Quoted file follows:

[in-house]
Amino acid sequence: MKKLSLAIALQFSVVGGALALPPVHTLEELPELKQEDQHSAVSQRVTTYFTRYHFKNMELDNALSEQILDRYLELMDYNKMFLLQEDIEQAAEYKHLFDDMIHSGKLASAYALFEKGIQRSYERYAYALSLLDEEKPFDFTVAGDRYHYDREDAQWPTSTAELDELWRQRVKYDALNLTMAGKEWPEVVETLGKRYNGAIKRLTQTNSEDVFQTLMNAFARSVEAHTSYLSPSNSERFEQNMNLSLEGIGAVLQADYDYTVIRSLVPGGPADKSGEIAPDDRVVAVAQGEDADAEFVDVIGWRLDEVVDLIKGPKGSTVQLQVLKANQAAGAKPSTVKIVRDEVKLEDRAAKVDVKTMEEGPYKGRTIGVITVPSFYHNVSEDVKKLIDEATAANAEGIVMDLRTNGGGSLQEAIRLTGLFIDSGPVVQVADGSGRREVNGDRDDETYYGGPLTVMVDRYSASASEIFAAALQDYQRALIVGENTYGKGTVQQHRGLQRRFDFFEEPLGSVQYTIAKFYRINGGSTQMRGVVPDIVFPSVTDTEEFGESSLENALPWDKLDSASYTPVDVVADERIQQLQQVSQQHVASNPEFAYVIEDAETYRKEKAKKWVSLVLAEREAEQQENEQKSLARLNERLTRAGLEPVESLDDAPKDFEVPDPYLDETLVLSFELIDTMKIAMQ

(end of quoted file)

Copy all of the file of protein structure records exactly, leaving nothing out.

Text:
[in-house]
Amino acid sequence: MKKLSLAIALQFSVVGGALALPPVHTLEELPELKQEDQHSAVSQRVTTYFTRYHFKNMELDNALSEQILDRYLELMDYNKMFLLQEDIEQAAEYKHLFDDMIHSGKLASAYALFEKGIQRSYERYAYALSLLDEEKPFDFTVAGDRYHYDREDAQWPTSTAELDELWRQRVKYDALNLTMAGKEWPEVVETLGKRYNGAIKRLTQTNSEDVFQTLMNAFARSVEAHTSYLSPSNSERFEQNMNLSLEGIGAVLQADYDYTVIRSLVPGGPADKSGEIAPDDRVVAVAQGEDADAEFVDVIGWRLDEVVDLIKGPKGSTVQLQVLKANQAAGAKPSTVKIVRDEVKLEDRAAKVDVKTMEEGPYKGRTIGVITVPSFYHNVSEDVKKLIDEATAANAEGIVMDLRTNGGGSLQEAIRLTGLFIDSGPVVQVADGSGRREVNGDRDDETYYGGPLTVMVDRYSASASEIFAAALQDYQRALIVGENTYGKGTVQQHRGLQRRFDFFEEPLGSVQYTIAKFYRINGGSTQMRGVVPDIVFPSVTDTEEFGESSLENALPWDKLDSASYTPVDVVADERIQQLQQVSQQHVASNPEFAYVIEDAETYRKEKAKKWVSLVLAEREAEQQENEQKSLARLNERLTRAGLEPVESLDDAPKDFEVPDPYLDETLVLSFELIDTMKIAMQ